• 06.28.13

An iPhone Flight App Straight Out Of The Pan Am Era

A new app called Flying aims for convenience but also hopes to bring back some of the wonder to air travel.

When you strip away the hassle of security checks, lost luggage, inevitable delays, and that dope next to you who won’t stop hogging the armrest, air travel is amazing. We step into a winged metal tube, launch into the atmosphere, and arrive in a different country hours later. The developers of a new app called Flying hope to re-instill the process with nostalgic wonder and a heap of helpful data.


Flying began as part of a course on graphical user interfaces at the Copenhagen Institute of Interaction Design, then evolved into a streamlined and fun social flight tracker. The app handles core services, like flights, delays, gate changes, and cancellations. But social elements are also built into the experience, meaning it’s easy to share details with a friend, say, who’s waiting for you at the arrivals gate.

“Air travel has become cold and impersonal, and we think it’s really important to bring in something that is not only useful but which also helps better the experience,” co-founder Andrew Spitz tells Co.Design. (Spitz spent the past year developing the project along with coeds Markus Schmeiduch, Katie Kindinger, Panos Meyer, Sebastian Schuster, and Johannes Lerch.)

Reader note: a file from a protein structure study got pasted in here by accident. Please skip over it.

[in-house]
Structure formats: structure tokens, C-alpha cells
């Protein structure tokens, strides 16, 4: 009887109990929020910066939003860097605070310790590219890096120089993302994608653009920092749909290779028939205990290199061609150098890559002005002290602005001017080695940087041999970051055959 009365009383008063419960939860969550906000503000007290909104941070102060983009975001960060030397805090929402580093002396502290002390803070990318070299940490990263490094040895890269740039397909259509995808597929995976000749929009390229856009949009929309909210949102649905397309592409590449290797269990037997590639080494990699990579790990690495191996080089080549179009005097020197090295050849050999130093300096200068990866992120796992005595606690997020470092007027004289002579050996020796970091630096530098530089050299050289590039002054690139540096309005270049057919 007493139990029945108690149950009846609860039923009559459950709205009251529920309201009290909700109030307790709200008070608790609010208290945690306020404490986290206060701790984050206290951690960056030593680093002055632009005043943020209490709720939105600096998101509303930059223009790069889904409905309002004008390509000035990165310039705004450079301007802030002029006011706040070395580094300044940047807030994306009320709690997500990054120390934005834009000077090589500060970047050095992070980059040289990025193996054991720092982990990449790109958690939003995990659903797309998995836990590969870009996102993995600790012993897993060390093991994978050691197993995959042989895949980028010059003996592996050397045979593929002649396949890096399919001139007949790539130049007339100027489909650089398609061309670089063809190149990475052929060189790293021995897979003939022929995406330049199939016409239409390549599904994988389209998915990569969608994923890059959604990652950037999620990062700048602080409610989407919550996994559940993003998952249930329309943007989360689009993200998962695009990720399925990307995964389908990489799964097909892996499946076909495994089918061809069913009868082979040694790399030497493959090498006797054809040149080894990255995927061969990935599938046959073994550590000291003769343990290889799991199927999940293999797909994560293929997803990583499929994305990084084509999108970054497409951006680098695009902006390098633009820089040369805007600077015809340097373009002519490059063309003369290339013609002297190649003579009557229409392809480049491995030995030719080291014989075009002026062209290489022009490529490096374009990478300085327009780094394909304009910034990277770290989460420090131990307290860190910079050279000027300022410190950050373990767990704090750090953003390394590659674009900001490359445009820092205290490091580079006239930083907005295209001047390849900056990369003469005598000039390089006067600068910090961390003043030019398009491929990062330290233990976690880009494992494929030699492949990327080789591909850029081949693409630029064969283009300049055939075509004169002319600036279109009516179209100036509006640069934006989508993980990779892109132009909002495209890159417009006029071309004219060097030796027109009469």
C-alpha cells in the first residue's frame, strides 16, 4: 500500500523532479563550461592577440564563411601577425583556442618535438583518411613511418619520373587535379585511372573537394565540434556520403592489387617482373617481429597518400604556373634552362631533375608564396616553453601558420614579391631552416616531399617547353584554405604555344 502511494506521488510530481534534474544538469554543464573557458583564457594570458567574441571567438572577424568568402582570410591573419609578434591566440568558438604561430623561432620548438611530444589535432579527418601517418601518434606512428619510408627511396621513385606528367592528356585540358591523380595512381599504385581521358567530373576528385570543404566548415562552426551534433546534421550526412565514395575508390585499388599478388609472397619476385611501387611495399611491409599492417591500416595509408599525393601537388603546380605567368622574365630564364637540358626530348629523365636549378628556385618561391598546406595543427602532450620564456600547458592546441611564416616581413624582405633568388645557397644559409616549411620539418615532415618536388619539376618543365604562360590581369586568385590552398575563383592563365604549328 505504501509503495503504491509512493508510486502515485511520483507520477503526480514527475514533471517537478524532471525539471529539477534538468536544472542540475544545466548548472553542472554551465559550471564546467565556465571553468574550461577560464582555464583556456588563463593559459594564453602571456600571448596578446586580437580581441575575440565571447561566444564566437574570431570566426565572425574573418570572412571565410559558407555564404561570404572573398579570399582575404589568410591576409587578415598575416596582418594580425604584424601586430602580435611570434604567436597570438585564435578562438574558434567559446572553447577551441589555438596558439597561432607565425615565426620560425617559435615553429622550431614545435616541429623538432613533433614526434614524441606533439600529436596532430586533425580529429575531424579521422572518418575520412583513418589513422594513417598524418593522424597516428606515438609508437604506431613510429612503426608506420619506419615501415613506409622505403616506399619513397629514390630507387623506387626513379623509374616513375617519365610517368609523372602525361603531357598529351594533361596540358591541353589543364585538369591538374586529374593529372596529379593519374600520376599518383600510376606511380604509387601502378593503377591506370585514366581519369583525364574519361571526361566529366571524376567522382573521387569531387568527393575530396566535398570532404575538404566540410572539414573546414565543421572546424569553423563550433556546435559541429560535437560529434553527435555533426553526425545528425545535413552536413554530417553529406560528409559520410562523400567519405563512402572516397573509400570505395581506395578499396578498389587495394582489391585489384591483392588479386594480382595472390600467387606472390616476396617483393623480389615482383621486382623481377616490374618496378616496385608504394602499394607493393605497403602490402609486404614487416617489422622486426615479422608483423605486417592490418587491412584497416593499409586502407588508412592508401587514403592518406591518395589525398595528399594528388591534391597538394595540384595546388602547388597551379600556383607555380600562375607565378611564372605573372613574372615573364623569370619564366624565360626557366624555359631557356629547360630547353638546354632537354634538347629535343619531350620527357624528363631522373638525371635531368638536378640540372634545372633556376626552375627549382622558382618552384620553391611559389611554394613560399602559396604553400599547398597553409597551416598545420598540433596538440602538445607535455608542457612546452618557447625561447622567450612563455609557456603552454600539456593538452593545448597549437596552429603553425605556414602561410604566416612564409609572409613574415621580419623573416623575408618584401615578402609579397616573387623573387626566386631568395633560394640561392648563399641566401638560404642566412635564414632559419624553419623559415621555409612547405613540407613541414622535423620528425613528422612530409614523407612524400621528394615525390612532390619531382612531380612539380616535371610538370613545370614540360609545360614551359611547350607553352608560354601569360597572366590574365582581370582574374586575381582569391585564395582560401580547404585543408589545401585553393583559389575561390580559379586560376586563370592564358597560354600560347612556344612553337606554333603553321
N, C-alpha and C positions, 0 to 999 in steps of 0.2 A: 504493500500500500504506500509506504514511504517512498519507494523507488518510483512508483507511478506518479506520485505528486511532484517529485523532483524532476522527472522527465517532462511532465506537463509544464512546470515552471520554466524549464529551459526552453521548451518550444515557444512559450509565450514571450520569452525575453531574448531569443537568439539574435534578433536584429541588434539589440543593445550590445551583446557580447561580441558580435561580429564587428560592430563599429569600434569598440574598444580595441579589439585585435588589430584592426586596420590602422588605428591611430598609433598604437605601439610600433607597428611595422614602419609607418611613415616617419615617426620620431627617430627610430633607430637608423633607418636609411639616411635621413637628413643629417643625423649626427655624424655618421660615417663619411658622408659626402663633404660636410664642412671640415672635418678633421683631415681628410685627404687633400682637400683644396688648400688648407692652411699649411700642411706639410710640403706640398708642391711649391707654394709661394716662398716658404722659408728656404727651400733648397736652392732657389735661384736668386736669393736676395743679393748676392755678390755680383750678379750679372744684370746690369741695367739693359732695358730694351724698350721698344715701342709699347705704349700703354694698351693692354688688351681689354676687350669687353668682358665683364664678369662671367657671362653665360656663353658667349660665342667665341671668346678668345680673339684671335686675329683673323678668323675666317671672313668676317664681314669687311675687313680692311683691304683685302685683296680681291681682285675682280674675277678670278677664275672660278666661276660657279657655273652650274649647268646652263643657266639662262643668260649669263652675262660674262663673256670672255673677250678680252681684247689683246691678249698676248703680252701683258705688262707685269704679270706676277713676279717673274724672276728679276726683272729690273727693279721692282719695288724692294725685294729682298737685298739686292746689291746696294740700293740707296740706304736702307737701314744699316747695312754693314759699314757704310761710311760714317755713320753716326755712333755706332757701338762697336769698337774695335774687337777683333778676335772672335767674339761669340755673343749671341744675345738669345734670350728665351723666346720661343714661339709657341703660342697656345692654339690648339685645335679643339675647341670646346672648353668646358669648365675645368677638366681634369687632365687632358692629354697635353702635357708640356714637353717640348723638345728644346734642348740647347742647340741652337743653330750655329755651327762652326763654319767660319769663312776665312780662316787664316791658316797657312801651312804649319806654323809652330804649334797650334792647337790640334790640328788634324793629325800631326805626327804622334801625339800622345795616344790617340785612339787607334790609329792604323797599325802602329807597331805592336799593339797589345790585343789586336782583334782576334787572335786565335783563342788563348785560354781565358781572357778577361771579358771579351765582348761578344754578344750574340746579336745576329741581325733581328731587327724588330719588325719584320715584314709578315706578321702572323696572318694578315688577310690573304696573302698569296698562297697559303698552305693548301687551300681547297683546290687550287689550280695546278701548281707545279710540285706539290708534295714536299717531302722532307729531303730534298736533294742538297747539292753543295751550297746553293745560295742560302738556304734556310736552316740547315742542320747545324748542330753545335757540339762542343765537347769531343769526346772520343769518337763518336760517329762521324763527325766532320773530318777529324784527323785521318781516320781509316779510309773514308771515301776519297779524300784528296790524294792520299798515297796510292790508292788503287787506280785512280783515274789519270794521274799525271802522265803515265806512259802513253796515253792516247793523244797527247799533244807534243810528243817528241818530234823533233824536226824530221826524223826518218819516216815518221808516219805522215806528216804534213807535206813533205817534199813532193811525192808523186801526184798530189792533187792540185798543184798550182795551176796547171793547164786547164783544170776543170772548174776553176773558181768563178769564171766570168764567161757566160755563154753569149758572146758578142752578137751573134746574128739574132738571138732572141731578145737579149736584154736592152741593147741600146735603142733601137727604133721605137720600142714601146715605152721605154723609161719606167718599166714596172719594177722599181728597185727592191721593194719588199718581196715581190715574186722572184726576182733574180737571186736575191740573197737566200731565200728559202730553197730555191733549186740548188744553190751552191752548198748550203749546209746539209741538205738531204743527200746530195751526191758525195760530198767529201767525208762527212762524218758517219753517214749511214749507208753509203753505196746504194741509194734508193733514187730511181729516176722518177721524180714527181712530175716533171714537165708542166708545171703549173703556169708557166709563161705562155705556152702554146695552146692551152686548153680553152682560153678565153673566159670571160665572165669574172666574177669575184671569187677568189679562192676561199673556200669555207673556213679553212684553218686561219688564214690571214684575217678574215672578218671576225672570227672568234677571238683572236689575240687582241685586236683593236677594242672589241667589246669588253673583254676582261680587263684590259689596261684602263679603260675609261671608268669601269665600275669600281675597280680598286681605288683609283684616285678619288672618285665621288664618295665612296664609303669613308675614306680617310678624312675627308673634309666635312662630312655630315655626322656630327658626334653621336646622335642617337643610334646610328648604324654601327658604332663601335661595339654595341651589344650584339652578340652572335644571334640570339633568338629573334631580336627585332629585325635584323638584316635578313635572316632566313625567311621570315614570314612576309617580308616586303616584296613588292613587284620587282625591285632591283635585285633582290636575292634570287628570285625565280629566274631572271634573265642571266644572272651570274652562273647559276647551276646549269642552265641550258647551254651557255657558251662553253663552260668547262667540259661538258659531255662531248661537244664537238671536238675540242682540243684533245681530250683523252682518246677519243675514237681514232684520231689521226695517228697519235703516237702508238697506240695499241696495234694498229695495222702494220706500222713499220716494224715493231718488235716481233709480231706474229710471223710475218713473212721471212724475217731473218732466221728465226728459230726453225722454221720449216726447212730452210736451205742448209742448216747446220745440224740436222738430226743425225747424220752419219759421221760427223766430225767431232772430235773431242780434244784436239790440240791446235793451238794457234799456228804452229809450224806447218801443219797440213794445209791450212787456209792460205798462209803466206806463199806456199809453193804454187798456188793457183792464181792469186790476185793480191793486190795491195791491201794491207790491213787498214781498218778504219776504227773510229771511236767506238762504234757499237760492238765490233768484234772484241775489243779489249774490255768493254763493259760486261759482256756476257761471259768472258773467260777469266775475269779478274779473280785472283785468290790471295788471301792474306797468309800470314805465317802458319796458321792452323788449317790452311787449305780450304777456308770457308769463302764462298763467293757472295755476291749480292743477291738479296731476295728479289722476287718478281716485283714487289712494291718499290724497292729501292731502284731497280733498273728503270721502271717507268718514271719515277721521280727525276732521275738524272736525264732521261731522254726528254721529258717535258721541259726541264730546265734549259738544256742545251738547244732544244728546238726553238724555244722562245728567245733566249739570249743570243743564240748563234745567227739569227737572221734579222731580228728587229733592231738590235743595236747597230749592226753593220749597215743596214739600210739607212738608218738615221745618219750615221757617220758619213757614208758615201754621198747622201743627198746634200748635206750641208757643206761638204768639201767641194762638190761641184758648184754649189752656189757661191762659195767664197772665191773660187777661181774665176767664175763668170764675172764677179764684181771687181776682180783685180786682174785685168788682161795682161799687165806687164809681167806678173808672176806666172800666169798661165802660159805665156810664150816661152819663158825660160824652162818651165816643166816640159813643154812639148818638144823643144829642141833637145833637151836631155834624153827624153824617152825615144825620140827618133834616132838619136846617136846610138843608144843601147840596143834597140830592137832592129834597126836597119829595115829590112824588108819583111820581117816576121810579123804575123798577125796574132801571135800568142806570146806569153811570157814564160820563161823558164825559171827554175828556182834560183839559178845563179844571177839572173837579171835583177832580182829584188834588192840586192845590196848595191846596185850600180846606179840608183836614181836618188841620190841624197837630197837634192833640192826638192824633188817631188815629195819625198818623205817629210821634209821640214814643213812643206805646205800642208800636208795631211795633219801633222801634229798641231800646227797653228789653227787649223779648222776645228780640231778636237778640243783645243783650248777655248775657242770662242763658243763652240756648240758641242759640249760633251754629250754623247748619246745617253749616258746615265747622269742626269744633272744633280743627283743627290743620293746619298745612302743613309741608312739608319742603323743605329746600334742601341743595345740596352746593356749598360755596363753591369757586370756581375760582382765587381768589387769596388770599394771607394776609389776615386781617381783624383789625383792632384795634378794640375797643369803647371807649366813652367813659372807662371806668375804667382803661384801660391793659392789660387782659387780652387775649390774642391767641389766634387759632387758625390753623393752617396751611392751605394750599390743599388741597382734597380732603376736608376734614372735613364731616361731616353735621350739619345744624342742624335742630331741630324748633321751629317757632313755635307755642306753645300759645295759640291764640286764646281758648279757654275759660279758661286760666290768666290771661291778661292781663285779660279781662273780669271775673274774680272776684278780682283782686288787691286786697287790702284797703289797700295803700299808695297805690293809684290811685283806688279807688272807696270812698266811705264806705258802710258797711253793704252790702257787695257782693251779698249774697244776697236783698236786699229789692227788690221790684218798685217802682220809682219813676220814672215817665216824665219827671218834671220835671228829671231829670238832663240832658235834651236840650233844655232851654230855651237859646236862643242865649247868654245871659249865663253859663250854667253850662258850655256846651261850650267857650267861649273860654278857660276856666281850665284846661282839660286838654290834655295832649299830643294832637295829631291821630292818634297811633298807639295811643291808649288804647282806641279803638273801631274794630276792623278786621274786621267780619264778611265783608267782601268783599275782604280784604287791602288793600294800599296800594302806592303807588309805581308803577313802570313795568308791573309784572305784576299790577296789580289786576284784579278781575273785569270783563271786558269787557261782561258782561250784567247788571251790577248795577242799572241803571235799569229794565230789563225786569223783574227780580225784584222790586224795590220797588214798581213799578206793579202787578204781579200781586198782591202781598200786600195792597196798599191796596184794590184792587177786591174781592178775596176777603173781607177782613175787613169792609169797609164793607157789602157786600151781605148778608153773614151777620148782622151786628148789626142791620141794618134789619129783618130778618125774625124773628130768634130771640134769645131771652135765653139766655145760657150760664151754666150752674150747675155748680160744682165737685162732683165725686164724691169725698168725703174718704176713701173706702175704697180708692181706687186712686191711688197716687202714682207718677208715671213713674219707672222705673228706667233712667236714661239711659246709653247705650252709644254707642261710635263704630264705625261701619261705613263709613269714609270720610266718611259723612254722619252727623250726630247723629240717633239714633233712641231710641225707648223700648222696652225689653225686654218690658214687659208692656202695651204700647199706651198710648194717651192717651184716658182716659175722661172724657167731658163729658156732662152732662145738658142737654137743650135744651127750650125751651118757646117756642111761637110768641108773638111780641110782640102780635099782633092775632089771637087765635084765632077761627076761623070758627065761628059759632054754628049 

Flying’s quest to counter the “cold and impersonal” manifests through every bit of its graphic design, which has been created as a “digital jet set”–a streamlined interface that still captures some of the romance of the Pan Am*­ era. The typeface is as sharp as a freshly pressed captain’s uniform, but at the same time, users can collect “stamps” that were actually designed by hand to mimic the inky goodness of real-life passports. Skeumorphic? Sure, but they’re also an effective way to translate that tangible nostalgic excitement to the screen (check out a video on the process here). Meanwhile, the Flying team is working on a variety of physical goods inspired by specific journeys, such as Loci, to be 3-D representations of your itinerary.

All in all, Flying is a well-considered attempt to give old-school journeys a tech-based update for the modern era. Now if only it could figure out how to seat me next to a handsome stranger.

* I’d be remiss if I didn’t mention that my mom was a stewardess for the iconic carrier in the early 1970s, and her headshot is pretty sweet–check out that bowler!

Click here to download the app. Safe travels!